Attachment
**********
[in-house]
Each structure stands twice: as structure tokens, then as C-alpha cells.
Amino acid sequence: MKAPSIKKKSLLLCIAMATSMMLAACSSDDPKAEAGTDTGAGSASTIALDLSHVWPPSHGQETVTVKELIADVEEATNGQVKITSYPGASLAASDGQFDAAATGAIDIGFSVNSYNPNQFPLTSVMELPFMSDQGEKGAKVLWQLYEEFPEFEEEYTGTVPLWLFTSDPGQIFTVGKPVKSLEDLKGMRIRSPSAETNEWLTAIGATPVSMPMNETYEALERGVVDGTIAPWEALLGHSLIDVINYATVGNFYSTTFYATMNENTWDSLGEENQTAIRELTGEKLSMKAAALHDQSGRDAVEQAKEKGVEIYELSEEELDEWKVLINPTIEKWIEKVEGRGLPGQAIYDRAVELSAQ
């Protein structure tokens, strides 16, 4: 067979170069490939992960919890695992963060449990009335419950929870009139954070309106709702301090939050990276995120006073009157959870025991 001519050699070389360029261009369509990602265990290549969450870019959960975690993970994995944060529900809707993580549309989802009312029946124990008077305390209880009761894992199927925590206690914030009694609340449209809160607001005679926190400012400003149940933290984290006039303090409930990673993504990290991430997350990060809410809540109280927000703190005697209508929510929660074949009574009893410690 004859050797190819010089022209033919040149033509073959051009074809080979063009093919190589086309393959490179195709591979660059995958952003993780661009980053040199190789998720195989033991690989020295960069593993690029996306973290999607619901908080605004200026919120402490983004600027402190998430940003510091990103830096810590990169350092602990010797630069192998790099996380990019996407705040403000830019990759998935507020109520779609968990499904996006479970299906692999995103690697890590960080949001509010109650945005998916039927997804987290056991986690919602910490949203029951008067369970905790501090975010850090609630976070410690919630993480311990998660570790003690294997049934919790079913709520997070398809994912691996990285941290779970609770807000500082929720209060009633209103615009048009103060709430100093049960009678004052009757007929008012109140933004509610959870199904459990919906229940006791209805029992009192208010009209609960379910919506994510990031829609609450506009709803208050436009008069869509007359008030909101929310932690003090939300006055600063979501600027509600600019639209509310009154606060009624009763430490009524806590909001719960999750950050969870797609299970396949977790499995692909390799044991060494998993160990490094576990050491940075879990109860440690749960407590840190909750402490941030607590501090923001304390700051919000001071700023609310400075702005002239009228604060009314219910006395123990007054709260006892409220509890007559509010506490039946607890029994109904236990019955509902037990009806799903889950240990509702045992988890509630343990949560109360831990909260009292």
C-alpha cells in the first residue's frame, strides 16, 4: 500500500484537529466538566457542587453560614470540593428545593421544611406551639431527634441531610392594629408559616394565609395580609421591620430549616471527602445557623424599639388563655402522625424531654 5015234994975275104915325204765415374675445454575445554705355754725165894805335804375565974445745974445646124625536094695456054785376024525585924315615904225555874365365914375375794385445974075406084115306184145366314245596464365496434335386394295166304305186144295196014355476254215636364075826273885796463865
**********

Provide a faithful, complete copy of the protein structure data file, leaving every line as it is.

[in-house]
Each structure stands twice: as structure tokens, then as C-alpha cells.
Amino acid sequence: MKAPSIKKKSLLLCIAMATSMMLAACSSDDPKAEAGTDTGAGSASTIALDLSHVWPPSHGQETVTVKELIADVEEATNGQVKITSYPGASLAASDGQFDAAATGAIDIGFSVNSYNPNQFPLTSVMELPFMSDQGEKGAKVLWQLYEEFPEFEEEYTGTVPLWLFTSDPGQIFTVGKPVKSLEDLKGMRIRSPSAETNEWLTAIGATPVSMPMNETYEALERGVVDGTIAPWEALLGHSLIDVINYATVGNFYSTTFYATMNENTWDSLGEENQTAIRELTGEKLSMKAAALHDQSGRDAVEQAKEKGVEIYELSEEELDEWKVLINPTIEKWIEKVEGRGLPGQAIYDRAVELSAQ
């Protein structure tokens, strides 16, 4: 067979170069490939992960919890695992963060449990009335419950929870009139954070309106709702301090939050990276995120006073009157959870025991 001519050699070389360029261009369509990602265990290549969450870019959960975690993970994995944060529900809707993580549309989802009312029946124990008077305390209880009761894992199927925590206690914030009694609340449209809160607001005679926190400012400003149940933290984290006039303090409930990673993504990290991430997350990060809410809540109280927000703190005697209508929510929660074949009574009893410690 004859050797190819010089022209033919040149033509073959051009074809080979063009093919190589086309393959490179195709591979660059995958952003993780661009980053040199190789998720195989033991690989020295960069593993690029996306973290999607619901908080605004200026919120402490983004600027402190998430940003510091990103830096810590990169350092602990010797630069192998790099996380990019996407705040403000830019990759998935507020109520779609968990499904996006479970299906692999995103690697890590960080949001509010109650945005998916039927997804987290056991986690919602910490949203029951008067369970905790501090975010850090609630976070410690919630993480311990998660570790003690294997049934919790079913709520997070398809994912691996990285941290779970609770807000500082929720209060009633209103615009048009103060709430100093049960009678004052009757007929008012109140933004509610959870199904459990919906229940006791209805029992009192208010009209609960379910919506994510990031829609609450506009709803208050436009008069869509007359008030909101929310932690003090939300006055600063979501600027509600600019639209509310009154606060009624009763430490009524806590909001719960999750950050969870797609299970396949977790499995692909390799044991060494998993160990490094576990050491940075879990109860440690749960407590840190909750402490941030607590501090923001304390700051919000001071700023609310400075702005002239009228604060009314219910006395123990007054709260006892409220509890007559509010506490039946607890029994109904236990019955509902037990009806799903889950240990509702045992988890509630343990949560109360831990909260009292």
C-alpha cells in the first residue's frame, strides 16, 4: 500500500484537529466538566457542587453560614470540593428545593421544611406551639431527634441531610392594629408559616394565609395580609421591620430549616471527602445557623424599639388563655402522625424531654 5015234994975275104915325204765415374675445454575445554705355754725165894805335804375565974445745974445646124625536094695456054785376024525585924315615904225555874365365914375375794385445974075406084115306184145366314245596464365496434335386394295166304305186144295196014355476254215636364075826273885796463865